Landmines affect every aspect of life in states recovering from conflict. They maim and kill innocent civilians, obstruct emergency assistance, hamper economic development, and prevent refugees and displaced people from returning to their homes. They also leave a legacy of disabled persons.
By domestic law, the U.S. Government has observed a unilateral moratorium on all anti-personnel landmine exports since 1992. For several years, we have urged other nations to join in this moratorium. But while the moratorium is a useful step, no export regime can by itself change the large numbers of mines now stockpiled, nor will it affect mines a nation makes for its own use. Further action is required.
During the first half of 1996, the U.S. objective was to develop and implement practical measures to reduce civilian anti-personnel landmine casualties. We believe that reduction of these casualties, consistent with military requirements and as we seek a worldwide ban, is the critical measure of success for APL control efforts. Our anti-personnel landmine policy began with the fundamental problem of post-combat civilian casualties.
Limiting mine duration. Anti-personnel landmines are generally intended to serve a military purpose for hours or days. But their unique evil is that they usually are designed to remain lethal for years or decades, long after the combat has ended. Since post-combat mine casualties result from the long life of mines, the near-term solution is to use short-lived mines instead of long-lived mines.
There are two useful methods for limiting mine life:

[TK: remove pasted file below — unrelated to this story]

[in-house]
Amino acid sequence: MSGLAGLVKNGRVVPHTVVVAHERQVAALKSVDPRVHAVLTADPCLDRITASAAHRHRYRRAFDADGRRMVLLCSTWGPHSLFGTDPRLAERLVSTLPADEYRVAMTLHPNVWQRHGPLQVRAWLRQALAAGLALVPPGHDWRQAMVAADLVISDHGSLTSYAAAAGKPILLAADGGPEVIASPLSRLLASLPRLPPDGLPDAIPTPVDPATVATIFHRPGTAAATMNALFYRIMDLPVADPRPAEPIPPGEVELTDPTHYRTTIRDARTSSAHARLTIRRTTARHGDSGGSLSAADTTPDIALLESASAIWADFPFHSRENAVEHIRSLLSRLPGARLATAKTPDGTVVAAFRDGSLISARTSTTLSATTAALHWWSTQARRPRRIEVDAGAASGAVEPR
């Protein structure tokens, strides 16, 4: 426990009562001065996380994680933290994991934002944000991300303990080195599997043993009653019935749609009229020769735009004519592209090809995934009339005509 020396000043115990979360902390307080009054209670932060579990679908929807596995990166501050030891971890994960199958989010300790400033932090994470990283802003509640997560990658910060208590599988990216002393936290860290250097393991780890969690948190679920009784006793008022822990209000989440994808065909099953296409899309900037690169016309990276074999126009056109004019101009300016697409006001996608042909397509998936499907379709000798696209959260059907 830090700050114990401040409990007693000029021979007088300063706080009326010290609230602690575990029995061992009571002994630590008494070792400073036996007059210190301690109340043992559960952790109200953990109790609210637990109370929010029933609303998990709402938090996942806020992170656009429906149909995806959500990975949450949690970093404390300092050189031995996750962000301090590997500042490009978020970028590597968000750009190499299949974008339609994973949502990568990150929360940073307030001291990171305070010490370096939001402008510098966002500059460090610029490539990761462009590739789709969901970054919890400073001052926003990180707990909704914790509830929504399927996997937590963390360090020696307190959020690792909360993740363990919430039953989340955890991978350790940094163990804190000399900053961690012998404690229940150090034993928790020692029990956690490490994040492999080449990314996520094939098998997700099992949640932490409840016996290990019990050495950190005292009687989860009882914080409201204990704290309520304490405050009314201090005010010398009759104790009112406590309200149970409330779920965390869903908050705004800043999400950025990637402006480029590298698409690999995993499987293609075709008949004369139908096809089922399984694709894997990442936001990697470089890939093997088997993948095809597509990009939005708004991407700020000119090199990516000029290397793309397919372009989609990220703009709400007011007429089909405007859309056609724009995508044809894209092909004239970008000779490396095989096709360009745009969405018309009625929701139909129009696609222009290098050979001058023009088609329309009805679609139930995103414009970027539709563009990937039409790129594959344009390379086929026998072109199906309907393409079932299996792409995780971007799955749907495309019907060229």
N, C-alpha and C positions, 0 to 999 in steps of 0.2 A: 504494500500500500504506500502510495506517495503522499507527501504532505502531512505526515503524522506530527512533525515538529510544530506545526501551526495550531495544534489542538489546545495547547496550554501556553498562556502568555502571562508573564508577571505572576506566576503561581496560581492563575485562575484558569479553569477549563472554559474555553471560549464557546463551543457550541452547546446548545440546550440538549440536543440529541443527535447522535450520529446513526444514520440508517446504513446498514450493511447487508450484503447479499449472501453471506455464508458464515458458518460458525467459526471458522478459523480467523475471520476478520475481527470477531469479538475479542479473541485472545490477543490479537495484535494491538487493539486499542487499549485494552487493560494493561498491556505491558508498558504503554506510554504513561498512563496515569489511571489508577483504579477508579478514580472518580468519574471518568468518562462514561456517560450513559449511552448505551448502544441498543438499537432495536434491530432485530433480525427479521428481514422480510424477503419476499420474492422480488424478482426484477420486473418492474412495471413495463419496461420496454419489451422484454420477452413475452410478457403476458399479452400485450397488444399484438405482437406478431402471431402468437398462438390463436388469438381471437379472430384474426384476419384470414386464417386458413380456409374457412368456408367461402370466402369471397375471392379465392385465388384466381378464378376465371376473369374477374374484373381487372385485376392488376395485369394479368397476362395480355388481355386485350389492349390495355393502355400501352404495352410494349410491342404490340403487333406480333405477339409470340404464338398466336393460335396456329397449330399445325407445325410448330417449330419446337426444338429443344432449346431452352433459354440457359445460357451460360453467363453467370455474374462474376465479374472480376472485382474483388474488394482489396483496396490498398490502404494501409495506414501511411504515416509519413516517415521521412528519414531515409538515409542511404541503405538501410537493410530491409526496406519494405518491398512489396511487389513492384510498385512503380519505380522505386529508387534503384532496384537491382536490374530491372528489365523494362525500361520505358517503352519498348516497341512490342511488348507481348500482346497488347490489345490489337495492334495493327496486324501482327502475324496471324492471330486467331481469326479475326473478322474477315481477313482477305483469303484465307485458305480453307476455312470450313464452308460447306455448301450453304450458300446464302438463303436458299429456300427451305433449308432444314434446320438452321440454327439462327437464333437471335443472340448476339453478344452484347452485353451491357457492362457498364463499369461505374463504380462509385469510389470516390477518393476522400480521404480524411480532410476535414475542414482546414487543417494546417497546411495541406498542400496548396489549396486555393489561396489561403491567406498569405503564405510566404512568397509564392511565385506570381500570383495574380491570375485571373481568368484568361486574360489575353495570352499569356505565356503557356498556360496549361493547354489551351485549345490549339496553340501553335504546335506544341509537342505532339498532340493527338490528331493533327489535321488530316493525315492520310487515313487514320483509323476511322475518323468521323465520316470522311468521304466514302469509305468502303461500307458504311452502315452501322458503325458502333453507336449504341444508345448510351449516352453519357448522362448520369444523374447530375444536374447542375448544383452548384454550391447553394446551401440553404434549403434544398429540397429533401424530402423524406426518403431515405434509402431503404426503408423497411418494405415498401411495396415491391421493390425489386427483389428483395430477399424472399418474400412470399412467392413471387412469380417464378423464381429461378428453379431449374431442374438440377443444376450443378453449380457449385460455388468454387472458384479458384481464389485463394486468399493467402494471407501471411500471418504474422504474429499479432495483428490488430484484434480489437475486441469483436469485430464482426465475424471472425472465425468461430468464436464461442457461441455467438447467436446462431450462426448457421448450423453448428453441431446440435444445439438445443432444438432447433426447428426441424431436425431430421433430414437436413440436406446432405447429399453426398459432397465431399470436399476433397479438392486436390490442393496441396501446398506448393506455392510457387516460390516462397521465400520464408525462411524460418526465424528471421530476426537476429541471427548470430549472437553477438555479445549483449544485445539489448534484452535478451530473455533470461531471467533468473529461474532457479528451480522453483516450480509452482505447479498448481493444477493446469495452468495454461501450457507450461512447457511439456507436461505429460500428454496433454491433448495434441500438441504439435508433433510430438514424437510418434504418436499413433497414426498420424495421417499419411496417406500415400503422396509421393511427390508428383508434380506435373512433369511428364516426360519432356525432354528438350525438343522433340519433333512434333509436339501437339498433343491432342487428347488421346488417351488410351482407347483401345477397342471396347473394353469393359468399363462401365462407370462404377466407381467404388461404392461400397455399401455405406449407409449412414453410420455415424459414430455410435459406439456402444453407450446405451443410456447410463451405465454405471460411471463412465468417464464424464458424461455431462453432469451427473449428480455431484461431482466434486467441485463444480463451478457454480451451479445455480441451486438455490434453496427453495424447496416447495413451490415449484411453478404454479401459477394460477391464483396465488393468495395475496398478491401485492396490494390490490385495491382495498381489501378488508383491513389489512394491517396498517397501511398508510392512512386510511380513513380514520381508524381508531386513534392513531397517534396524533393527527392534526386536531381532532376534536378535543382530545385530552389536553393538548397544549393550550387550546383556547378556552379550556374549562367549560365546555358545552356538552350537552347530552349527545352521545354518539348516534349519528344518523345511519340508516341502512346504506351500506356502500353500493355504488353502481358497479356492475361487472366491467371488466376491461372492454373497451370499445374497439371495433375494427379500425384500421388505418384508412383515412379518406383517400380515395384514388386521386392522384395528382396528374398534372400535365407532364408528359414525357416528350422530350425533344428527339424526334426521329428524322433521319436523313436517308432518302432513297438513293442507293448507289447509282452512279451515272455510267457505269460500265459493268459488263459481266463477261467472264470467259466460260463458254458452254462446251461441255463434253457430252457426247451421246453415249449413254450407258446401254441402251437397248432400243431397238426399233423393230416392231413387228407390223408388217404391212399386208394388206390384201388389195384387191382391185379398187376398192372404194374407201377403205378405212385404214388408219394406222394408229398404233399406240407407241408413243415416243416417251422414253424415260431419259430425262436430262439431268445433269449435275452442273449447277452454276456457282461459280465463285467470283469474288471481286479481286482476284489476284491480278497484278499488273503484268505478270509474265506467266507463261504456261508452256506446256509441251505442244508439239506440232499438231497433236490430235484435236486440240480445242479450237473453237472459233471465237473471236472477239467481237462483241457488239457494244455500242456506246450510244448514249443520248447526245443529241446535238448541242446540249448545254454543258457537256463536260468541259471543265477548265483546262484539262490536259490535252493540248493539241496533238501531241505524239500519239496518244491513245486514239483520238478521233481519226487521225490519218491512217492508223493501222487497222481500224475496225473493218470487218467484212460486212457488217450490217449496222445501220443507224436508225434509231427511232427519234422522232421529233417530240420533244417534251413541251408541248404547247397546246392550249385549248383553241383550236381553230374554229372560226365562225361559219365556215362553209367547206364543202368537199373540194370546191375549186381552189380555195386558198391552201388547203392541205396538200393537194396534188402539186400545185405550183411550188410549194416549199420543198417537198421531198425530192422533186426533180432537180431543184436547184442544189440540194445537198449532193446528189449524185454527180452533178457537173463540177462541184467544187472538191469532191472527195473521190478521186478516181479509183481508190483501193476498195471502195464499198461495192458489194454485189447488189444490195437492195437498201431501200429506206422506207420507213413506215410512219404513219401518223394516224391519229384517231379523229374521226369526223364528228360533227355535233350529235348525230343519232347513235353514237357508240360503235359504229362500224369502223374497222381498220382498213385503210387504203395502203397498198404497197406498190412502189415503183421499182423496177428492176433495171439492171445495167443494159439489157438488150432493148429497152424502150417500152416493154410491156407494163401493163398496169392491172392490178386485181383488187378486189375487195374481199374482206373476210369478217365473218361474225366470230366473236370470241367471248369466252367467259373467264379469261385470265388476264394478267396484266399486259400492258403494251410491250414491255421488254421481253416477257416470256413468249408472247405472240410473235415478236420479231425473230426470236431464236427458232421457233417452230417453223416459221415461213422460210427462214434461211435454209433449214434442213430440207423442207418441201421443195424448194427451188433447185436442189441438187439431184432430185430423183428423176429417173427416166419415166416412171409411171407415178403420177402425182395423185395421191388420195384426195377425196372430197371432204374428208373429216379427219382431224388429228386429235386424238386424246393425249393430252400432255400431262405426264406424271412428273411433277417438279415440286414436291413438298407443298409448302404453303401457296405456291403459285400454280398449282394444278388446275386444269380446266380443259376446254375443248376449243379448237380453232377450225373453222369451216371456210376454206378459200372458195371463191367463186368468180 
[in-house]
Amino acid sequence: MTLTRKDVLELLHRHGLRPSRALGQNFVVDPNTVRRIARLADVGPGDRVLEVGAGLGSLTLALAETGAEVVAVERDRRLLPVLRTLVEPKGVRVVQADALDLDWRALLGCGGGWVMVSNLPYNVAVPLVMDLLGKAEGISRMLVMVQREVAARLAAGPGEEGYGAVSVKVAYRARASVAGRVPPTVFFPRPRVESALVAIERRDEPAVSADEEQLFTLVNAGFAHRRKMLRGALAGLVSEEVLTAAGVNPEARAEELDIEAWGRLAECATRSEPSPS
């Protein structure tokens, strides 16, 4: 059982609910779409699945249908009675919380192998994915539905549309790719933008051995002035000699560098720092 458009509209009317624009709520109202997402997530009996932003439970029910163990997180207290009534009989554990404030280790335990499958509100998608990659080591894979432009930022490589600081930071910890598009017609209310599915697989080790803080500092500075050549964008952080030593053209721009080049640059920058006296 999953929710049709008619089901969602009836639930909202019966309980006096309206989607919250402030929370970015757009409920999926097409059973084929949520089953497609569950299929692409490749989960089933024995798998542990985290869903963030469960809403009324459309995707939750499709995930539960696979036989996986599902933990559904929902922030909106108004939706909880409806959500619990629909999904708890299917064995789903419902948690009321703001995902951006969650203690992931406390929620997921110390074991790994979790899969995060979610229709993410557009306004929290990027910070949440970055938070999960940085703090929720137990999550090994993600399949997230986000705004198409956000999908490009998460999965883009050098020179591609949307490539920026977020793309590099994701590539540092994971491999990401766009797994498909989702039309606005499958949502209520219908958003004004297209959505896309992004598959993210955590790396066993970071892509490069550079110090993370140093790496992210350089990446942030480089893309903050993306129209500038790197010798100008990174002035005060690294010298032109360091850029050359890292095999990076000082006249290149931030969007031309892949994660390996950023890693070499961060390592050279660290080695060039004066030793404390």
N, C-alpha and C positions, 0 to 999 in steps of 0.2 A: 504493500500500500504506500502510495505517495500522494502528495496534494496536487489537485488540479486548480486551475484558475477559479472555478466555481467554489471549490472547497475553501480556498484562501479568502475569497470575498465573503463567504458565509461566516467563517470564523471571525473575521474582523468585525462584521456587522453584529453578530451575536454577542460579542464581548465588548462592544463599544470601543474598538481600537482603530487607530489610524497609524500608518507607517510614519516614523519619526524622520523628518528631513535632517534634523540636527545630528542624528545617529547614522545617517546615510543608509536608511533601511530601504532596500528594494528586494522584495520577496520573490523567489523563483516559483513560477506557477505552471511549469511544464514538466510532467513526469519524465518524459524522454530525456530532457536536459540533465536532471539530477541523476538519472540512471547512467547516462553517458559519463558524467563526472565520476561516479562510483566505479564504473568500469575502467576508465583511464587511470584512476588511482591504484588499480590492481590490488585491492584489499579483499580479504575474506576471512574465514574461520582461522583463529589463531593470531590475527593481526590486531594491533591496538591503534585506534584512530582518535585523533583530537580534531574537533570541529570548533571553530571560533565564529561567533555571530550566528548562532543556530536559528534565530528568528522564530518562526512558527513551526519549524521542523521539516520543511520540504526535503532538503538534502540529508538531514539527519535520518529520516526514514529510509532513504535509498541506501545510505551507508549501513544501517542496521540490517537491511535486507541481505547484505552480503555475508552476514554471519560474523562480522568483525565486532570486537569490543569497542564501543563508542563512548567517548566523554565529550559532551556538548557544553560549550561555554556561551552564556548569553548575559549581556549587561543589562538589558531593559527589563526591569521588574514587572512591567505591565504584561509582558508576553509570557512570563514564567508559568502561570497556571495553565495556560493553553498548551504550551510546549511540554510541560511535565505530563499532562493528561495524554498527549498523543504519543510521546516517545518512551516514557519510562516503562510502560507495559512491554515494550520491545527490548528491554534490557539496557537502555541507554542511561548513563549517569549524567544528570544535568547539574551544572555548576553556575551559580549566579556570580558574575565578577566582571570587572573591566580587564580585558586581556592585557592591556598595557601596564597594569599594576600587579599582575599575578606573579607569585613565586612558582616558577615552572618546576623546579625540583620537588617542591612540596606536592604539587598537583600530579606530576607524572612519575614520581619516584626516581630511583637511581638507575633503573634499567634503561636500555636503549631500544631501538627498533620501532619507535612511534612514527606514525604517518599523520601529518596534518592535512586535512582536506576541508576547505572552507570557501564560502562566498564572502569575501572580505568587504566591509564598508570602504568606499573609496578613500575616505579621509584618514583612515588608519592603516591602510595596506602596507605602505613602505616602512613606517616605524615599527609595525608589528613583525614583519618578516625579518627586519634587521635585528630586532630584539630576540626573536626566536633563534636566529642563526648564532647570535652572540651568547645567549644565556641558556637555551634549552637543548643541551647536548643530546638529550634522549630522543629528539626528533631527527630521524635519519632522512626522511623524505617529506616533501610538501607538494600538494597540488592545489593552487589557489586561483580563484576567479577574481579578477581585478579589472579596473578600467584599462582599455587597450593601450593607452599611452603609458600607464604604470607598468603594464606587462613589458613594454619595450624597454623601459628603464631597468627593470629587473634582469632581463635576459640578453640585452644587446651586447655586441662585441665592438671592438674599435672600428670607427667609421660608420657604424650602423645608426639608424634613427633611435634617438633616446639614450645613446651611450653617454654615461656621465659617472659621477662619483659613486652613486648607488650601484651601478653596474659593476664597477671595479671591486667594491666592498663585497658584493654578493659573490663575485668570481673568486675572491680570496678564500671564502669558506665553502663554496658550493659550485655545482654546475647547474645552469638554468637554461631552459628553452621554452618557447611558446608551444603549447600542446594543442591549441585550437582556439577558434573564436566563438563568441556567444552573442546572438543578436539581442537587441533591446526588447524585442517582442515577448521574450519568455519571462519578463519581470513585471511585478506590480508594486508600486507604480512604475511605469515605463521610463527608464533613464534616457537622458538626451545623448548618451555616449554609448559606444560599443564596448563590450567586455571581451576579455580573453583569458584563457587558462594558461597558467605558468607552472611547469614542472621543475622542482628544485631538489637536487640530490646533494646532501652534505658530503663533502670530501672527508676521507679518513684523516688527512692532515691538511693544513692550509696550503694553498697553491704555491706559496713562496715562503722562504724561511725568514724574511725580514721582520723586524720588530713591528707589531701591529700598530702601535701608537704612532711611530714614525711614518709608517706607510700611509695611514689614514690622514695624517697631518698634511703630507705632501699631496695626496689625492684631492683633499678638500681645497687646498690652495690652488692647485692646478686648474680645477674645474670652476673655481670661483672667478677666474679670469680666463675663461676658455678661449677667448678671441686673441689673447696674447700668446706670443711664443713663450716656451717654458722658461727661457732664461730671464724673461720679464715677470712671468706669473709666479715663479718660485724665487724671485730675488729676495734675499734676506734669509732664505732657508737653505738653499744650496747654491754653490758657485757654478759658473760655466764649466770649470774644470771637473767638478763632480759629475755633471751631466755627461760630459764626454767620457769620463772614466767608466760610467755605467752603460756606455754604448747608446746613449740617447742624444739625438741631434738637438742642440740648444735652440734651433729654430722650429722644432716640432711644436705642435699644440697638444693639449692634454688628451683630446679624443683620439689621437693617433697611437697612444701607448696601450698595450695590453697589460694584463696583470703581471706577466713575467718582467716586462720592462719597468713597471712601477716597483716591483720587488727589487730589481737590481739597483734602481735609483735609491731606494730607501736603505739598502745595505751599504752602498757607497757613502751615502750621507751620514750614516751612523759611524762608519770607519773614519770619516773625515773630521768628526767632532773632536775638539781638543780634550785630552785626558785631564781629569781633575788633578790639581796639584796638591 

Self-destruction is performed by a timer which detonates the main charge after a set period of time. Self-destruction has the advantage of completely removing the mine; it has the disadvantage that it can sometimes fail, leaving a lethal mine in place.
Self-deactivation renders the mine inoperable through exhaustion of an essential part of the mine such as the battery. The advantage of self-deactivation is that it never fails; batteries always die. The disadvantage is that it leaves behind an object which must be removed.
Until a ban is achieved, a new CCW requirement that all unmarked mines be short-lived by requiring both self-destruction and self-deactivation, will help protect the civilian population.
Detectability. Today the most common method of humanitarian mine clearance employs magnetic-field metal detectors. Unfortunately, some mines are largely made of plastic and lack sufficient metal to be magnetically detected under field conditions. We have proposed at the CCW Review Conference that all landmines be required to have magnetic signatures at least equal to 8 grams of iron in a single coherent mass. Since some of our mines do not meet this specification, we will either convert them, destroy them, or refrain from using them after February 1997.
The Convention on Conventional Weapons (CCW) is a Law of War treaty which includes a protocol regulating the use of landmines. But because of the limitations of the Convention in its original form, Review Conference sessions were held in September-October 1995, January 1996, and April-May 1996, primarily for the purpose of strengthening the landmine provisions.